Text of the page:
The Military or Crusading Orders were the outcome of two very different, almost conflicting, forces, chivalry and monasticism, brought together by zeal for combating the in fidel; and the knights of these Orders, as long as they were true to their inspiration, embodied the ideal of a Christian soldier as it presented itself to the men of those days. The Templars and the Hospitallers of St John of Jerusalem developed into a permanent force for the defence of the Christian kingdom of Jerusalem. In both, the knights, whose duty it was to fight, became a superior class with distinctive clothing and higher rank. True to the rules of chivalry, they were an aristocratic body; no knight was admitted unless he could prove that he was of noble birth. As soldiers they were invaluable; on many a hard-fought field they showed true knightly courage, and their discipline was superior to any thing the medieval world saw until Charles VII of France formed his gendarmerie. Any knight who armed, or disarmed, or left the ranks without leave, was severely punished. In a small affray between the Turks and the French at Bait-Nubah, in the Third Crusade, a Hospitaller charged the enemy before his companions came up, and he was only pardoned through the intercession of many influential persons. These Orders were not long in becoming wealthy and powerful, and far removed from their earlier austerity. The loss of the Holy Land forced them to leave Palestine; the Templars came to a tragic end, but the Hospitallers continued their war against infidels elsewhere, at Rhodes and then at Malta.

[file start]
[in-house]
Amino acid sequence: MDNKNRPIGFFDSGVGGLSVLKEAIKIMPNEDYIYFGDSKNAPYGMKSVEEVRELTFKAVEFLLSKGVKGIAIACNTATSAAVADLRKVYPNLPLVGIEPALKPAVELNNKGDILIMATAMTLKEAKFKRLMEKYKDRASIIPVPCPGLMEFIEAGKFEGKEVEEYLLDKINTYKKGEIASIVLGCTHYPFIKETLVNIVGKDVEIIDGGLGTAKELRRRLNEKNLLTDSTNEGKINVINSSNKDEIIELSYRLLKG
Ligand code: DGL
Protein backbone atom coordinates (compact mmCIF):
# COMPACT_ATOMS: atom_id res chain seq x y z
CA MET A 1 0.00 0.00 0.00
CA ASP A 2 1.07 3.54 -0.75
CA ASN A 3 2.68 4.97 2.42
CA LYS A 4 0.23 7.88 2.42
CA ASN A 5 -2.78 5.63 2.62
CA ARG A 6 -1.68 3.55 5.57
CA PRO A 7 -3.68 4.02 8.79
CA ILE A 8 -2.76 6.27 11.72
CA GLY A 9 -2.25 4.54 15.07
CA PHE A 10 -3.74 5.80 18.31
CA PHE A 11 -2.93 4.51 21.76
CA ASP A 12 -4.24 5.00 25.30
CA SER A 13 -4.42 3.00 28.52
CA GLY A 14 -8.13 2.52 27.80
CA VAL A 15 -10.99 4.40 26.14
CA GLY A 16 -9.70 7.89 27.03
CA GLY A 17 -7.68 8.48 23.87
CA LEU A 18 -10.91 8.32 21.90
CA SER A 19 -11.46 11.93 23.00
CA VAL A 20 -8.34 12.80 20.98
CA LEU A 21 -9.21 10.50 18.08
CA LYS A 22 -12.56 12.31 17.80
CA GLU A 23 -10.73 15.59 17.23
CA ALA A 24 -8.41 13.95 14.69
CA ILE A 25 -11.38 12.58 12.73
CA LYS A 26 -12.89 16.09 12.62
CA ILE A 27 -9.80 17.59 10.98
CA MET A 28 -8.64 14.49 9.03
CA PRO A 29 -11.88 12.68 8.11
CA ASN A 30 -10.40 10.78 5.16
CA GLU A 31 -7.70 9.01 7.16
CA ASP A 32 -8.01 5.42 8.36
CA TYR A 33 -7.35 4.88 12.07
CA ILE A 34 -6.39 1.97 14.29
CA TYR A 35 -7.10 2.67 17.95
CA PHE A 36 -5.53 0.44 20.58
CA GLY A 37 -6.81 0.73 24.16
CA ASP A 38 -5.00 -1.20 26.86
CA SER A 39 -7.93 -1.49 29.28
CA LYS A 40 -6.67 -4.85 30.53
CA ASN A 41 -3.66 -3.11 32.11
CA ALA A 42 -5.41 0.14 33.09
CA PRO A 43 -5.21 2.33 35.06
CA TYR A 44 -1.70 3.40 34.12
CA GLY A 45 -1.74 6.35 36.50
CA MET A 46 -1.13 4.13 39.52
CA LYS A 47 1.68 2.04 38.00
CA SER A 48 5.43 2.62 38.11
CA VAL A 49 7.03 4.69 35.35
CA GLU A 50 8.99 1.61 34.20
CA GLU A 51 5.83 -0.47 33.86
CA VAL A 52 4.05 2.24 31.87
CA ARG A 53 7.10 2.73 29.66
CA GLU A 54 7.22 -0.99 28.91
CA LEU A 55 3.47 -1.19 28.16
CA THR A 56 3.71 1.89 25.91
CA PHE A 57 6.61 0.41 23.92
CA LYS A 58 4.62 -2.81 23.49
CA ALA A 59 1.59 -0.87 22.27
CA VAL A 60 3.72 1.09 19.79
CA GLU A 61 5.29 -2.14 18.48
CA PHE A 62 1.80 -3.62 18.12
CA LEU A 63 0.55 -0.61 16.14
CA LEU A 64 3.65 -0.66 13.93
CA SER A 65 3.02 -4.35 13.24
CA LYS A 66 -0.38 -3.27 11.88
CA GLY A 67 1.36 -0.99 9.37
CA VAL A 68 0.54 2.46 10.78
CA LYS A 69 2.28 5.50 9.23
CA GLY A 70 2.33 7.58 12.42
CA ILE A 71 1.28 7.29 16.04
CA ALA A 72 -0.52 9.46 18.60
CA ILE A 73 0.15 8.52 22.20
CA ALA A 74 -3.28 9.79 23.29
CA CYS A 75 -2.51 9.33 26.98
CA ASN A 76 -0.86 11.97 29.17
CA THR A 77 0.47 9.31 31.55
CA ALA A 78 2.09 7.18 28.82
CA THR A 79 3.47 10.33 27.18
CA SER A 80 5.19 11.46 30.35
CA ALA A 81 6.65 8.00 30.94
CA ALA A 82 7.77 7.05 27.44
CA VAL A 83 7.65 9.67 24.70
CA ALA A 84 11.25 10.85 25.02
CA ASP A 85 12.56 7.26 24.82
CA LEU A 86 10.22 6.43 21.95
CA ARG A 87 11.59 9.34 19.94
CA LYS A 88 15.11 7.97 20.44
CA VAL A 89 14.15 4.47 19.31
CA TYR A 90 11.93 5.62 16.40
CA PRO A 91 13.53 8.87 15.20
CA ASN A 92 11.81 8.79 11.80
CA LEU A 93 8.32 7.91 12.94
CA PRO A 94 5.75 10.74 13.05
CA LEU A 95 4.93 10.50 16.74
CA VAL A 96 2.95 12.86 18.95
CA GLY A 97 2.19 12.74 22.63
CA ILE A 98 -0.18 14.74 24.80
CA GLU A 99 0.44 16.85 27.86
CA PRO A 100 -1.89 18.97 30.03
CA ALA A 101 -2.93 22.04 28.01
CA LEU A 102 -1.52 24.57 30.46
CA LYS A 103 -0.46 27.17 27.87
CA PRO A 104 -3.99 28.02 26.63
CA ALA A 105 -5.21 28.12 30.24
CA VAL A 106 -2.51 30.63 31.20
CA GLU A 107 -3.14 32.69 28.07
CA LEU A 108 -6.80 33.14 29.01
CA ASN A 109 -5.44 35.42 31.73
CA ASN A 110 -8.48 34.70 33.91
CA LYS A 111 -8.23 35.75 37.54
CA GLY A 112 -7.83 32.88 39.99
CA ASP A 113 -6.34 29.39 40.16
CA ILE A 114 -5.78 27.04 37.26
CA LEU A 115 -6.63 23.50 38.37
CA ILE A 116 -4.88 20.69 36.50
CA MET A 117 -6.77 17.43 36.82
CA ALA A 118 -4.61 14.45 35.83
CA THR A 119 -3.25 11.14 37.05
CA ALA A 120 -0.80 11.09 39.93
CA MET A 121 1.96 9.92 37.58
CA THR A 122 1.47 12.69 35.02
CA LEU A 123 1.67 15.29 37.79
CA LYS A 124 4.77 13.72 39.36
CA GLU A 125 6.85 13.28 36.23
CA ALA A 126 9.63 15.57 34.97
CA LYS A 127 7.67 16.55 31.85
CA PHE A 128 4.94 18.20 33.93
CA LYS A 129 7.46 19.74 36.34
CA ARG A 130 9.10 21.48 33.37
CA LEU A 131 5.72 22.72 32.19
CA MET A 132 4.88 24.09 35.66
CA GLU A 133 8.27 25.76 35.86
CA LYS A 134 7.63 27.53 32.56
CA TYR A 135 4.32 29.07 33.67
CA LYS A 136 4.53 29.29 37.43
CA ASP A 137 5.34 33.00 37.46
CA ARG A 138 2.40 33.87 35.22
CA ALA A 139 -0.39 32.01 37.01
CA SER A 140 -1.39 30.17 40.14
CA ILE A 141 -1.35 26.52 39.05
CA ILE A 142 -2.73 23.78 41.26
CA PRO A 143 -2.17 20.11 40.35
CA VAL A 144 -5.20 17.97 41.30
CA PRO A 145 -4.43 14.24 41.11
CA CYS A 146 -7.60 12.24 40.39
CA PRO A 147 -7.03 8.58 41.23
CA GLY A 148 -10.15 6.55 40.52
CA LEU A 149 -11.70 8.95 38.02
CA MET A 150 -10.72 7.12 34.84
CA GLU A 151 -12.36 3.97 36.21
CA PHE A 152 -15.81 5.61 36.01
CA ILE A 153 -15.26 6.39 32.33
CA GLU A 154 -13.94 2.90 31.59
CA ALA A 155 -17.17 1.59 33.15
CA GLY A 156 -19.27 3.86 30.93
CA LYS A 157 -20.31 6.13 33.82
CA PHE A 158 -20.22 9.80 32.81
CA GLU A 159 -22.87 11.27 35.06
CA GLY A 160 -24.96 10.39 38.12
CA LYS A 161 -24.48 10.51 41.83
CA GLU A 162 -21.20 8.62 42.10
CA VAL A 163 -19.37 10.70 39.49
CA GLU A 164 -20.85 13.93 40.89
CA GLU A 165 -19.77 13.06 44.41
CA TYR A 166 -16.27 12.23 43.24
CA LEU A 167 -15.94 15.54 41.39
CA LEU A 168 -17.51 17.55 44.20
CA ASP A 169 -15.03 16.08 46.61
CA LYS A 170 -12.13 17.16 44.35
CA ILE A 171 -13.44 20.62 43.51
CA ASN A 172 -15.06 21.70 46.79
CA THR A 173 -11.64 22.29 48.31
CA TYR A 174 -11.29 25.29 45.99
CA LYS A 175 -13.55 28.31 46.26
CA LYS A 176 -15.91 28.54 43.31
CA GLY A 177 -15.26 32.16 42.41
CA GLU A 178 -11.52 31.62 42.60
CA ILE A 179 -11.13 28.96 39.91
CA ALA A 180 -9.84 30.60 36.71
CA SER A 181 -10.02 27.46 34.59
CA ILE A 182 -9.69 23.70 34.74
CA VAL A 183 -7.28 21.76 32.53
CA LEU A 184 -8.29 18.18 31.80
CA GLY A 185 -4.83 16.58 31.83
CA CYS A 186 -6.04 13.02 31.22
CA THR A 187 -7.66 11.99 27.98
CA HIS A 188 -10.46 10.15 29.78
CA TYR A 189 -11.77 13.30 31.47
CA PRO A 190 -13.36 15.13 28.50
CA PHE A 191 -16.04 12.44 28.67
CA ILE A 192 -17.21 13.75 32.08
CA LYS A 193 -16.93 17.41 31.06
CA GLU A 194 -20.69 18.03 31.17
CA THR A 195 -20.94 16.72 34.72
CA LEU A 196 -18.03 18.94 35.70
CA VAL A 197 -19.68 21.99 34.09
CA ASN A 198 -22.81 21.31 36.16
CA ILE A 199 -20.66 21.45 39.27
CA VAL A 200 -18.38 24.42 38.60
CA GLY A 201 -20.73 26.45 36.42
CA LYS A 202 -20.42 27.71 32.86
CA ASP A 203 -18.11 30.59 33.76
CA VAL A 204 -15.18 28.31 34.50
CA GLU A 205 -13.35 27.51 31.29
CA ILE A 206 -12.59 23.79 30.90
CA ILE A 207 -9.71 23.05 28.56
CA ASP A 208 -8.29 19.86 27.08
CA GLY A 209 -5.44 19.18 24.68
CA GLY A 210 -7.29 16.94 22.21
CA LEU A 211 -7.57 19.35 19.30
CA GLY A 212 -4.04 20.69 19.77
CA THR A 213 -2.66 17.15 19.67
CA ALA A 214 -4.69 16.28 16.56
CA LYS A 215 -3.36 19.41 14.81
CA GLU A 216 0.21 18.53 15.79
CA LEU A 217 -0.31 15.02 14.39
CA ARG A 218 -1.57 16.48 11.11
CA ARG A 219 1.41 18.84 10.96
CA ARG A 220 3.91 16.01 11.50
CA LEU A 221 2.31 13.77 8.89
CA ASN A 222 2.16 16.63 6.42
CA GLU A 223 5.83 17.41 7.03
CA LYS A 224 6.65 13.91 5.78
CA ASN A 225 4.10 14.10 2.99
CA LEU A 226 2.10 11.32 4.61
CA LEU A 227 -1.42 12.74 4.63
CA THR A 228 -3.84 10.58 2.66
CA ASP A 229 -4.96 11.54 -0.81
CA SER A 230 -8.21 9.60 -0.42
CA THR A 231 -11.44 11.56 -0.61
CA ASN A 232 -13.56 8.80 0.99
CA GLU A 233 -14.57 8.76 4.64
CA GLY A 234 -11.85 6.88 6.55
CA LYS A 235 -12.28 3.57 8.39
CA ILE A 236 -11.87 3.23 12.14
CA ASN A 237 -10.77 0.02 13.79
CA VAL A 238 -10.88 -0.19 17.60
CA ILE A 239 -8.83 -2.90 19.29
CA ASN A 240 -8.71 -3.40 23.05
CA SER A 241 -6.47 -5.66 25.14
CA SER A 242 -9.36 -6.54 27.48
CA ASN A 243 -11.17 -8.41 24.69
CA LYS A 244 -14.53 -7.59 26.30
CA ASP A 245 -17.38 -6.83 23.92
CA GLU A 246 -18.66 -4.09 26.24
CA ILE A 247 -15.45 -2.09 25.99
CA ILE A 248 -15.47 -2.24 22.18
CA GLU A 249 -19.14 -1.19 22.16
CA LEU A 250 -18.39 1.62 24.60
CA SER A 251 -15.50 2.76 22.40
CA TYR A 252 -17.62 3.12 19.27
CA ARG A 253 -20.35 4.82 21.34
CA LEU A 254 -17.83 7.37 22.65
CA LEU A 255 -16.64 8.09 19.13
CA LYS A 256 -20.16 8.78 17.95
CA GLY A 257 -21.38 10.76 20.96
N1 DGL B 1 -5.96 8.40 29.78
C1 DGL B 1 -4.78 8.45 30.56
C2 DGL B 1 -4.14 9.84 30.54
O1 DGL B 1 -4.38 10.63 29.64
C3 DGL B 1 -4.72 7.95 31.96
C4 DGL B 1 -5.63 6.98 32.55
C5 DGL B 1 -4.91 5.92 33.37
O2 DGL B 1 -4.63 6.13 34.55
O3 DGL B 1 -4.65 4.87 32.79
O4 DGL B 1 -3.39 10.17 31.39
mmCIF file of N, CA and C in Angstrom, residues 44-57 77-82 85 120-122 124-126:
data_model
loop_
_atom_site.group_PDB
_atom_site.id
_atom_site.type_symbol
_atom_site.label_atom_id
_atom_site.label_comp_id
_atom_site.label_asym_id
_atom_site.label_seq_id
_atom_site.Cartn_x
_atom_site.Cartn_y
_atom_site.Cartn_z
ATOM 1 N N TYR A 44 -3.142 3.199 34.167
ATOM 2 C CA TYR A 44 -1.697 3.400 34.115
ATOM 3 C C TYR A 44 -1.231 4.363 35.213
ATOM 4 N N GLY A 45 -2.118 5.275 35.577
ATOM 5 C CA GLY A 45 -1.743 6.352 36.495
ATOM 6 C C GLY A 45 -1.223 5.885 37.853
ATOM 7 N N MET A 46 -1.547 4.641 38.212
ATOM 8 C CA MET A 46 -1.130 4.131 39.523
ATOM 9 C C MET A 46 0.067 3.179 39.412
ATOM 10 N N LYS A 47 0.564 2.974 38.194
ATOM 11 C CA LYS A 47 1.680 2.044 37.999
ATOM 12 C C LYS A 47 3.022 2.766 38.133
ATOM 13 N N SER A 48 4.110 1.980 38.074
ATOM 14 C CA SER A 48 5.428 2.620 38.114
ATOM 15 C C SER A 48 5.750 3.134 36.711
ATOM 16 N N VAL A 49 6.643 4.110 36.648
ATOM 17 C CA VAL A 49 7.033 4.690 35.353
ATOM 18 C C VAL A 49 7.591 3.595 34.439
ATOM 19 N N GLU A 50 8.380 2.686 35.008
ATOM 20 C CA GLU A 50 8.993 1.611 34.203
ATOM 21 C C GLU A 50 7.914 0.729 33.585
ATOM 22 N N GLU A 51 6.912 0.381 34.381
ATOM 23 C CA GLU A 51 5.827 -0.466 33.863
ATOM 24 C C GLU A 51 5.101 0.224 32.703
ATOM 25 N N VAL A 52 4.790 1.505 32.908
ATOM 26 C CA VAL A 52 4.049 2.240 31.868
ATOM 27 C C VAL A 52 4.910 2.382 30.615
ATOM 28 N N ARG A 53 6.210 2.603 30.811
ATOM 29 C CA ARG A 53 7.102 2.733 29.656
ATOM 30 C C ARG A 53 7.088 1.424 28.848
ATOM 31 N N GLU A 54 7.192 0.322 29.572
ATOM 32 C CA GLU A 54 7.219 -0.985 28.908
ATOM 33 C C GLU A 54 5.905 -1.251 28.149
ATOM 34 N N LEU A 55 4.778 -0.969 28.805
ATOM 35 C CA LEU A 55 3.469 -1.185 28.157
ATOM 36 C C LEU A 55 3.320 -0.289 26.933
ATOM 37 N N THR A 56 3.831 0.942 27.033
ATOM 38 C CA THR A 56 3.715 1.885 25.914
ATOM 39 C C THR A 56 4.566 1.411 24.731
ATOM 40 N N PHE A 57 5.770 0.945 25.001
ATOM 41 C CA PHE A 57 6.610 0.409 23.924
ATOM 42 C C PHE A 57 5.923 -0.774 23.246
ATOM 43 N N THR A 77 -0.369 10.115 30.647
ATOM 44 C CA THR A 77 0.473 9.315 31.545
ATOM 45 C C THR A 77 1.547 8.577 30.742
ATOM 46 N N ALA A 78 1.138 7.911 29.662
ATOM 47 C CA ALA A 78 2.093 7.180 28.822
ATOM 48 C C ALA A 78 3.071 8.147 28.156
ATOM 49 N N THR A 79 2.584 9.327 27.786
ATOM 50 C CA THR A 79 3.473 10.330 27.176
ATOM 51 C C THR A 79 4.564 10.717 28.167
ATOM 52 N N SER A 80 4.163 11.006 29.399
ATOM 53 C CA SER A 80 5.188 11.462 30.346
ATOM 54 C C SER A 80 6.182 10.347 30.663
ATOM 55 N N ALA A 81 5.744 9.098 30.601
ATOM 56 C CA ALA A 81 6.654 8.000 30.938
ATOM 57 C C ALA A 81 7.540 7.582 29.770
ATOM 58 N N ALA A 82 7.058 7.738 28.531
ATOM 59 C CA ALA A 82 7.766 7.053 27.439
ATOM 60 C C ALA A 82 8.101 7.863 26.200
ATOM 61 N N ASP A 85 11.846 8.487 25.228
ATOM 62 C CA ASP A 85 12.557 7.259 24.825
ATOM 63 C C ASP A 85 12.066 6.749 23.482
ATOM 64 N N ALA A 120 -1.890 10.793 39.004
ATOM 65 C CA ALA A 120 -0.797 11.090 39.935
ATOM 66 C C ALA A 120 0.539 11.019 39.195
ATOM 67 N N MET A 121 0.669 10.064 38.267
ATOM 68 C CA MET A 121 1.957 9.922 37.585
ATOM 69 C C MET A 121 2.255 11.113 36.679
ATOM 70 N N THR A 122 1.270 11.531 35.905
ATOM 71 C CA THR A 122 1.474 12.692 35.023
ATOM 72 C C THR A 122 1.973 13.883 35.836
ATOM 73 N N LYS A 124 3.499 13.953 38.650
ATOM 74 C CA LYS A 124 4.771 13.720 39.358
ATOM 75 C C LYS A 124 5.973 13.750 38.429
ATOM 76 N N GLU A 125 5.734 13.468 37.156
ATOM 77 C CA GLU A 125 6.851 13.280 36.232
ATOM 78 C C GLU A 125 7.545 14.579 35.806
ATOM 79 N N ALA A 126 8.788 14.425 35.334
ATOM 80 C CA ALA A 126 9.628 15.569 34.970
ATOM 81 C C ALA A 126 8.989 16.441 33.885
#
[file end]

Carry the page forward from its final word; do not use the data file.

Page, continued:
The Teutonic Order first came into prominence at the siege of Acre in 1189 when it succoured wounded Germans. It took its statutes from the Templars, with the addition of a few from the Hospitallers. It suffered from the jealousy of the older Orders, and had some difficulty in asserting its independence, but in 1210 Herman of Salza obtained for it all the privileges they enjoyed. It is best known, however, by its crusade against the heathen in the Baltic Provinces. After a fearful war, which lasted fifty years, it succeeded, with the help of the Order of the Sword and various bands of adventurers, in conquering Prussia and setting up a strong government.

Spain and Portugal had military Orders of their own, engaged in the continual war they waged against the Moors. The most important in Spain were the Order of St James (Santiago) of Compostela, whose work in safeguarding the passages to the shrine of that saint developed into the general defence of the kingdom, and the Order of the Knights of Calatrava, who undertook the defence of the fortress of Calatrava, the key to Toledo. There was a branch of the Order of Santiago in Portugal, and other Orders which were also renowned for valour. The Order of St Benedict of Avis took charge at first of Evora, and afterwards of the fortress whose name it bore. The Order of Christ defended the fortress of Castro Marino, and made war against the Moors by land and sea.